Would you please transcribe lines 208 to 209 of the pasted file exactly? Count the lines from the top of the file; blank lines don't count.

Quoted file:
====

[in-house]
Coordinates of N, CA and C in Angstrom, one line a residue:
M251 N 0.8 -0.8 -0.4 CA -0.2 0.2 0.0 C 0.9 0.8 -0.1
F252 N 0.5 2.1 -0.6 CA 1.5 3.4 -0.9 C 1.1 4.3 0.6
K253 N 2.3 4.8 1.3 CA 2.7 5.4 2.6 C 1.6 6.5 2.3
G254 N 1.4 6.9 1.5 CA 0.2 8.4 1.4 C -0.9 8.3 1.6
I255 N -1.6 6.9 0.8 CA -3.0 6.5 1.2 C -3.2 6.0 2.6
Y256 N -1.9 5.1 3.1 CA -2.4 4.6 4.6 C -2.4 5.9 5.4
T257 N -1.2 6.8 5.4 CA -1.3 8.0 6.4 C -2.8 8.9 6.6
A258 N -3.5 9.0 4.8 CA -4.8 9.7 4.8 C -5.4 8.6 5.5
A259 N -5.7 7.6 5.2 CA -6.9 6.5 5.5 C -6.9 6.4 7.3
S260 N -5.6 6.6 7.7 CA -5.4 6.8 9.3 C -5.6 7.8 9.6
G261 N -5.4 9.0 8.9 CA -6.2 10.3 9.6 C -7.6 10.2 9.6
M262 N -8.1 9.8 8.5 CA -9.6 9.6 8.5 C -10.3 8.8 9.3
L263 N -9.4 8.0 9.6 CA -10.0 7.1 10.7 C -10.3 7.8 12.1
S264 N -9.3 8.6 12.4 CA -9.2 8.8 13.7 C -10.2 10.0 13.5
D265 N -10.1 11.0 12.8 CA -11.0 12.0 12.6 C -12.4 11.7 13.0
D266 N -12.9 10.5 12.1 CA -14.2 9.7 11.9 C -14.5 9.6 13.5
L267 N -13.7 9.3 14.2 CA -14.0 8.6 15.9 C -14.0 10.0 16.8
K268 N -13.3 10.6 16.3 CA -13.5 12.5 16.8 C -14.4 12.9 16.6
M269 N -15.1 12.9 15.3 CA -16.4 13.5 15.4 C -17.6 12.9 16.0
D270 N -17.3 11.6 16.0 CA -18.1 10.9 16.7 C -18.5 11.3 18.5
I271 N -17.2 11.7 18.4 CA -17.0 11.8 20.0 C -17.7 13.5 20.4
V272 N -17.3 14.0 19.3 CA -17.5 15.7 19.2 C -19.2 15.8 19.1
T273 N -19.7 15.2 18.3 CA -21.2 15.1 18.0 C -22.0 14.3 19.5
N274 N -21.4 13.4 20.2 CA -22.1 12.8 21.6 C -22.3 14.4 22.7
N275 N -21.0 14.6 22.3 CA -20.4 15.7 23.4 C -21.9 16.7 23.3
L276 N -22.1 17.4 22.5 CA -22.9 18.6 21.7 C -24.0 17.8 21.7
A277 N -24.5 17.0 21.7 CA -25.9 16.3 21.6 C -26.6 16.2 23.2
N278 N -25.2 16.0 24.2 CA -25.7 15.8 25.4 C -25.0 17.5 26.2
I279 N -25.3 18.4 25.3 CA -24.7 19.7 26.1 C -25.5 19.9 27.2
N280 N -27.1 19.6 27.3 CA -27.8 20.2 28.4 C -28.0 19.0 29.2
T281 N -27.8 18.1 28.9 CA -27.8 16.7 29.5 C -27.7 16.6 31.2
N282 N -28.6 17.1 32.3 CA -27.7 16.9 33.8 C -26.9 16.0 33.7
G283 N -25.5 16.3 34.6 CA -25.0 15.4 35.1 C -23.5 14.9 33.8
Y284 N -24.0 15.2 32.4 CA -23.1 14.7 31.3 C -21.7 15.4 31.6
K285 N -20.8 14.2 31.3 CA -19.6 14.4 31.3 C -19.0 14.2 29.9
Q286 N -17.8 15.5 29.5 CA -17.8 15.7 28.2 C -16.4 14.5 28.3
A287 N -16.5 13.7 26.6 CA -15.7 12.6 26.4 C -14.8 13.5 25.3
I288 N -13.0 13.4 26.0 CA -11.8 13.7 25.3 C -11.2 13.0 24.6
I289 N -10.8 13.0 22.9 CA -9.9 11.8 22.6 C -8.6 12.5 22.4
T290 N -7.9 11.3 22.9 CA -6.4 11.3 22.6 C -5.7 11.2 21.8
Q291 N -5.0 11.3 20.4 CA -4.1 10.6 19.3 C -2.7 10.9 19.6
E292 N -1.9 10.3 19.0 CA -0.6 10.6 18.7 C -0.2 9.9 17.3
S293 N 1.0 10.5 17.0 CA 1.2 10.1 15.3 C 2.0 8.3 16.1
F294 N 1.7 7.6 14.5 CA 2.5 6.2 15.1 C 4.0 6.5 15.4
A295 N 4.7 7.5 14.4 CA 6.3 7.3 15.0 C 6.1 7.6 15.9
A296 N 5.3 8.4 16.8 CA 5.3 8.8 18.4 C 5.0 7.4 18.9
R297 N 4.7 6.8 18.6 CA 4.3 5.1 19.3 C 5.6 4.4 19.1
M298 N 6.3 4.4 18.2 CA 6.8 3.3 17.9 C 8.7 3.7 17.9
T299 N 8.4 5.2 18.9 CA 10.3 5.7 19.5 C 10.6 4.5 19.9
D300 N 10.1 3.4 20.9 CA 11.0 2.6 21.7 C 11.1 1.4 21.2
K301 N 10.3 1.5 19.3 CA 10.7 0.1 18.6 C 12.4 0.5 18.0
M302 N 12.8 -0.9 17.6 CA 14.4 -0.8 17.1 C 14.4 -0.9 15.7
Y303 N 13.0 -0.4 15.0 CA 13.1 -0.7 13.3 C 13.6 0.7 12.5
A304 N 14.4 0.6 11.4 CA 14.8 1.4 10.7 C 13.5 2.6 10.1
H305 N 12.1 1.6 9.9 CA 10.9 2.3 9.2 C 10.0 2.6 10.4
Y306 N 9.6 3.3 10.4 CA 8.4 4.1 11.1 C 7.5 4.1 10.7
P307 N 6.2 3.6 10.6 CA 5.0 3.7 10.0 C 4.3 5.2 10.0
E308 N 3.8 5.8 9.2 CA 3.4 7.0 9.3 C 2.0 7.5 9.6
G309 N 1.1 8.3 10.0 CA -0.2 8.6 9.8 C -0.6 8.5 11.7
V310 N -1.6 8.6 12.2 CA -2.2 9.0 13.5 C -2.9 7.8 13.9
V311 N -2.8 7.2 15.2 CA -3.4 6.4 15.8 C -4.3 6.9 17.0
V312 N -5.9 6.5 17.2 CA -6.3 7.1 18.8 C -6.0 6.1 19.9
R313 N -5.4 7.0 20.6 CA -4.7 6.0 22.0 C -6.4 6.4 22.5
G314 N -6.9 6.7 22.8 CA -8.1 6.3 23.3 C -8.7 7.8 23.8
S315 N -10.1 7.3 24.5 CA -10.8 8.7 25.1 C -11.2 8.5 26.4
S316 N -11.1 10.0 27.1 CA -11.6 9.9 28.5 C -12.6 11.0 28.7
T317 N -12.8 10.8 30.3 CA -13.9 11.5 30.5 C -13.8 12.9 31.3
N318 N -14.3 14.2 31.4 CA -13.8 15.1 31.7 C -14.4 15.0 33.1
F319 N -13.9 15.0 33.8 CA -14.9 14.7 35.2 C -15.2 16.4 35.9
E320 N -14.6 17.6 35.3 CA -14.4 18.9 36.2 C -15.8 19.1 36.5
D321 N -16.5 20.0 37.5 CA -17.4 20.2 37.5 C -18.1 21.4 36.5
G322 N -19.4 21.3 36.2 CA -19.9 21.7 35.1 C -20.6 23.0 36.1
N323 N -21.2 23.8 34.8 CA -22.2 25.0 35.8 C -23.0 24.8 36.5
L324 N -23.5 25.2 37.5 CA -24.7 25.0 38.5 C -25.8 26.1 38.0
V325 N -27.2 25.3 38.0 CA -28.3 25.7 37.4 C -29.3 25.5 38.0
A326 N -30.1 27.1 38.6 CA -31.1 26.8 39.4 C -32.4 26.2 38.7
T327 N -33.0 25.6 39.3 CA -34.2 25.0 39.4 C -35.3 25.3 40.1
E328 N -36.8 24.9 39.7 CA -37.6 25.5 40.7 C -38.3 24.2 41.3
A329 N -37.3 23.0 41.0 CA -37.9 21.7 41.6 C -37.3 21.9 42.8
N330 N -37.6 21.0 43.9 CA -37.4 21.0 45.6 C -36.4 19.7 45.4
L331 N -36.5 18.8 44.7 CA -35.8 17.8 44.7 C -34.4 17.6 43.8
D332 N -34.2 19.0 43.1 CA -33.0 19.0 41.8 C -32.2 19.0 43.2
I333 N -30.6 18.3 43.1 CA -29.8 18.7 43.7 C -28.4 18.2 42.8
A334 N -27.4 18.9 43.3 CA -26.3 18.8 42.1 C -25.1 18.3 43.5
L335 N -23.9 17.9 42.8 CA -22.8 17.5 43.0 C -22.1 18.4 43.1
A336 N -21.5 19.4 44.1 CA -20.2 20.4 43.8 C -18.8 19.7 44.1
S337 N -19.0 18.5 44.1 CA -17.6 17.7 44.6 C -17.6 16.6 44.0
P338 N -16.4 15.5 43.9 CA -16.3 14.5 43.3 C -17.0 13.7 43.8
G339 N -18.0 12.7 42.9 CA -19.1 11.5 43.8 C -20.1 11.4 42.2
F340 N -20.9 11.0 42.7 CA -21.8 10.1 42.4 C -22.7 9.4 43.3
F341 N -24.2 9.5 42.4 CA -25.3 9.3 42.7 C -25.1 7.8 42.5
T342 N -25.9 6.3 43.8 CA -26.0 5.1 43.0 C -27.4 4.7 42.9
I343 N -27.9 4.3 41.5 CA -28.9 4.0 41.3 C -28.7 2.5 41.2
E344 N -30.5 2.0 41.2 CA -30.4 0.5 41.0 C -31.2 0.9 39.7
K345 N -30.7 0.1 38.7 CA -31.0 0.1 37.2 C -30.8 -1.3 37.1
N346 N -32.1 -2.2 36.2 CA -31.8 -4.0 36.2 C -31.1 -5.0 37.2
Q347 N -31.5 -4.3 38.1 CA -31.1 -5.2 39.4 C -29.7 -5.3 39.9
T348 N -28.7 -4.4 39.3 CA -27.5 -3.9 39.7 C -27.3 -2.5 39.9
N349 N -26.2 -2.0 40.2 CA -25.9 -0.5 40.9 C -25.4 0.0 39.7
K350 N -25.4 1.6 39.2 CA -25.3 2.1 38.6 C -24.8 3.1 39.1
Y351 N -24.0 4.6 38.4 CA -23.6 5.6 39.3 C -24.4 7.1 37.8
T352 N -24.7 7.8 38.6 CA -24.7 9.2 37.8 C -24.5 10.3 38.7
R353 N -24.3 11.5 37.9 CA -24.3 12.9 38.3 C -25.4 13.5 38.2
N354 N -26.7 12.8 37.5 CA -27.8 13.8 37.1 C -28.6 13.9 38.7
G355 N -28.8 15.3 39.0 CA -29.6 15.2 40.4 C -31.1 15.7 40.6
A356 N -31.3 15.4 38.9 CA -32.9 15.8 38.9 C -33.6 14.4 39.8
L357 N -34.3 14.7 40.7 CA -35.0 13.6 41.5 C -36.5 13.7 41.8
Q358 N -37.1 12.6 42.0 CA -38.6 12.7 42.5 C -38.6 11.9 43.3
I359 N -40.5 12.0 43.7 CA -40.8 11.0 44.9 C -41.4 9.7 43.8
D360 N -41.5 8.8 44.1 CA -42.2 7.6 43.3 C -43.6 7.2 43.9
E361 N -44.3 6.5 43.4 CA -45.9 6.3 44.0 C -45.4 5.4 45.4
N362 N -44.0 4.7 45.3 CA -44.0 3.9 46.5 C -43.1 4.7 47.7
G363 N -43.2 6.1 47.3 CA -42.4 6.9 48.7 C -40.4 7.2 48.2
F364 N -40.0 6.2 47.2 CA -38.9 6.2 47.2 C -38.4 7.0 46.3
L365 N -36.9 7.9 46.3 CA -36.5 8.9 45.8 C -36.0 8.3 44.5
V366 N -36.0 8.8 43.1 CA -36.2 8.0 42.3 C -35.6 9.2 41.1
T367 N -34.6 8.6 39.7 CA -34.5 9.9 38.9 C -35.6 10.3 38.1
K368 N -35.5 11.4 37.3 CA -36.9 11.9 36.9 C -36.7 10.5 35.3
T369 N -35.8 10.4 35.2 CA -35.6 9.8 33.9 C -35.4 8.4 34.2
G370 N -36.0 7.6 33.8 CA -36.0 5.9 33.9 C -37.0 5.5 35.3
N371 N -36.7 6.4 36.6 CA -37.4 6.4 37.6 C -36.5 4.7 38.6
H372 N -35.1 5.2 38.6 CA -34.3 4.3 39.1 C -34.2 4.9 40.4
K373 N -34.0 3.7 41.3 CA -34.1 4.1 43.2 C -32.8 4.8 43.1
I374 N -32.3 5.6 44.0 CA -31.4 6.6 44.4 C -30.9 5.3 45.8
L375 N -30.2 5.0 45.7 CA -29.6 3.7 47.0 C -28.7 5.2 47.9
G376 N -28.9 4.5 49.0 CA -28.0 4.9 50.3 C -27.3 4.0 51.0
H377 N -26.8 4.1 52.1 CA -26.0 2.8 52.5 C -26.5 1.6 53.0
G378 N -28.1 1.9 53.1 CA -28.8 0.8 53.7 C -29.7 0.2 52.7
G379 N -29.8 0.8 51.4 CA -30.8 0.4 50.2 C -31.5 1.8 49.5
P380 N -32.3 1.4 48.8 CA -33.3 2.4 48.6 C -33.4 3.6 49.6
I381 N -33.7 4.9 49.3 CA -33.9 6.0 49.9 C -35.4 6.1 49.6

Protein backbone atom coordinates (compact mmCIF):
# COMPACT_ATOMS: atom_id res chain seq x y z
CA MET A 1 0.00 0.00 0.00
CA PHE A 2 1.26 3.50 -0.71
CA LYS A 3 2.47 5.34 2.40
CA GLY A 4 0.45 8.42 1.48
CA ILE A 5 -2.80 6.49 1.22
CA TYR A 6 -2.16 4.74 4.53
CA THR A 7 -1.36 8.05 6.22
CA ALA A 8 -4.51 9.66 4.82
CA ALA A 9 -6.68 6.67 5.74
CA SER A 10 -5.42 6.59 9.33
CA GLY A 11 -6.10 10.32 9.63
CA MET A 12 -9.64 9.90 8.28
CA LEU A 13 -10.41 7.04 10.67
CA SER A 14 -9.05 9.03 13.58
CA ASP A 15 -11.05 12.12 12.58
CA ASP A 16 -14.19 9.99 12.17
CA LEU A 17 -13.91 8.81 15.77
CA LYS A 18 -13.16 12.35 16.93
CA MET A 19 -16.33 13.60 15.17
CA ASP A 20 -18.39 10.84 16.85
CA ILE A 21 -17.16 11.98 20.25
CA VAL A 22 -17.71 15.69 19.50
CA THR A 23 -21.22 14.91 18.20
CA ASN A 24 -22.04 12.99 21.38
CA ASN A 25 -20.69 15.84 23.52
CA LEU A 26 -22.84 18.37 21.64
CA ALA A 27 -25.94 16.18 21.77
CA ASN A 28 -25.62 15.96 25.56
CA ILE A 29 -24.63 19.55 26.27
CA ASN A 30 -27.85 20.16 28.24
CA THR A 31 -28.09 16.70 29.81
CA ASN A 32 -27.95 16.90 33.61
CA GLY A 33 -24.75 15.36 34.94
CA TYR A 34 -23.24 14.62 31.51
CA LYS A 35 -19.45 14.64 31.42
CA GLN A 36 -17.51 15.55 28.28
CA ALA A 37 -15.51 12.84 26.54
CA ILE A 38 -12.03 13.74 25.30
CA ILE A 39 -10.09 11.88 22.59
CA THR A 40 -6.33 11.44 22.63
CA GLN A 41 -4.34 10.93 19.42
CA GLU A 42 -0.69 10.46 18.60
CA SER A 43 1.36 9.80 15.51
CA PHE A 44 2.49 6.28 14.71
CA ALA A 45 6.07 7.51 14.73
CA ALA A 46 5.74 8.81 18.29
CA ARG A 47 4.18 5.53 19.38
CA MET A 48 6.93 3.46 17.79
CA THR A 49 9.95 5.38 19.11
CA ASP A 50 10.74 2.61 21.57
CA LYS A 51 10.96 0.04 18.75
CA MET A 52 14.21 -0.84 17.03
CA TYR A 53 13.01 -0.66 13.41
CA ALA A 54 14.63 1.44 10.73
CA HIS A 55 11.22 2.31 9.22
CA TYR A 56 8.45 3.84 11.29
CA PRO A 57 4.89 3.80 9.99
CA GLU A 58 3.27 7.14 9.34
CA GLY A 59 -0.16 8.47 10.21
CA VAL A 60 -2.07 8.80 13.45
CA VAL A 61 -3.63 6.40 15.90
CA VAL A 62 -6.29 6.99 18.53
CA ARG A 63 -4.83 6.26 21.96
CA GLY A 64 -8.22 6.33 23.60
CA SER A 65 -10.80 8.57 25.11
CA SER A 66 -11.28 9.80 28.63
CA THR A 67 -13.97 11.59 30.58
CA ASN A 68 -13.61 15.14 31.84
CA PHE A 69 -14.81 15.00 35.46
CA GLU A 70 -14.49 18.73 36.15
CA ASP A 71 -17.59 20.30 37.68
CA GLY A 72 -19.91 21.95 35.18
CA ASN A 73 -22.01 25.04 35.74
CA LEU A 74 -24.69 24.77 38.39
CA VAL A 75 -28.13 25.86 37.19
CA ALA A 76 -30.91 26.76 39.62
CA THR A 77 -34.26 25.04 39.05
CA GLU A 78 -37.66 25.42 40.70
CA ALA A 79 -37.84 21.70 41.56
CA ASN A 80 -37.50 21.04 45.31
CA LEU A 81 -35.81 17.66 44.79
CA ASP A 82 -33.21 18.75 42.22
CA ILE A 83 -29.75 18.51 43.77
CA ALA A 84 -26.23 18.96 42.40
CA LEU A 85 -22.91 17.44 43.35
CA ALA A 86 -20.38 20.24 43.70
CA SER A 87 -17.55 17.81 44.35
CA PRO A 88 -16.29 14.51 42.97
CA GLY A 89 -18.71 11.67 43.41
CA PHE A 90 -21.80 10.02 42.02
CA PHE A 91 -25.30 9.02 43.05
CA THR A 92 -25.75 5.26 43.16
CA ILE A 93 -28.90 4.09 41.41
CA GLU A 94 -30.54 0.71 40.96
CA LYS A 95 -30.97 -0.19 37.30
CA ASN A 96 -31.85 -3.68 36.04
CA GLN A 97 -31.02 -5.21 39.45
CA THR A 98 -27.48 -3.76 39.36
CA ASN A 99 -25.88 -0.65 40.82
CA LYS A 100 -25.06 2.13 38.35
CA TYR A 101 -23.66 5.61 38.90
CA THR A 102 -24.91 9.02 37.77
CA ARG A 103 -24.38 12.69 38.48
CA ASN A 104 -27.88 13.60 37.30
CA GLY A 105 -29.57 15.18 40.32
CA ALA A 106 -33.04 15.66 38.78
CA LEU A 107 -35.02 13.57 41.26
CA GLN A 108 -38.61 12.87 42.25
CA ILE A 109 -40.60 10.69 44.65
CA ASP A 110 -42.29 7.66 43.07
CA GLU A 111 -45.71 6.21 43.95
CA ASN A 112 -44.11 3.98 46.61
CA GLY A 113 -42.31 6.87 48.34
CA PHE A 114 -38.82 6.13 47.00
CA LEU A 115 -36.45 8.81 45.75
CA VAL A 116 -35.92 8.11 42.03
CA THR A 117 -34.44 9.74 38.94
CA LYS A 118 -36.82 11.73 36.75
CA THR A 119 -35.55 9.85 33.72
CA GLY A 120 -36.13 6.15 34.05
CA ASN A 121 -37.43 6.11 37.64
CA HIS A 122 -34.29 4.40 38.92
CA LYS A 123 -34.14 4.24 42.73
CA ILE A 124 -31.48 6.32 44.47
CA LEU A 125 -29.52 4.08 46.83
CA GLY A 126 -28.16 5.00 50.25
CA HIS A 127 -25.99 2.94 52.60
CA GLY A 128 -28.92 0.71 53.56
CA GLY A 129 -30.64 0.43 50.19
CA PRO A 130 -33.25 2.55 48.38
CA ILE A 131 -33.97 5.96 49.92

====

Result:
CA ASN A 73 -22.01 25.04 35.74
CA LEU A 74 -24.69 24.77 38.39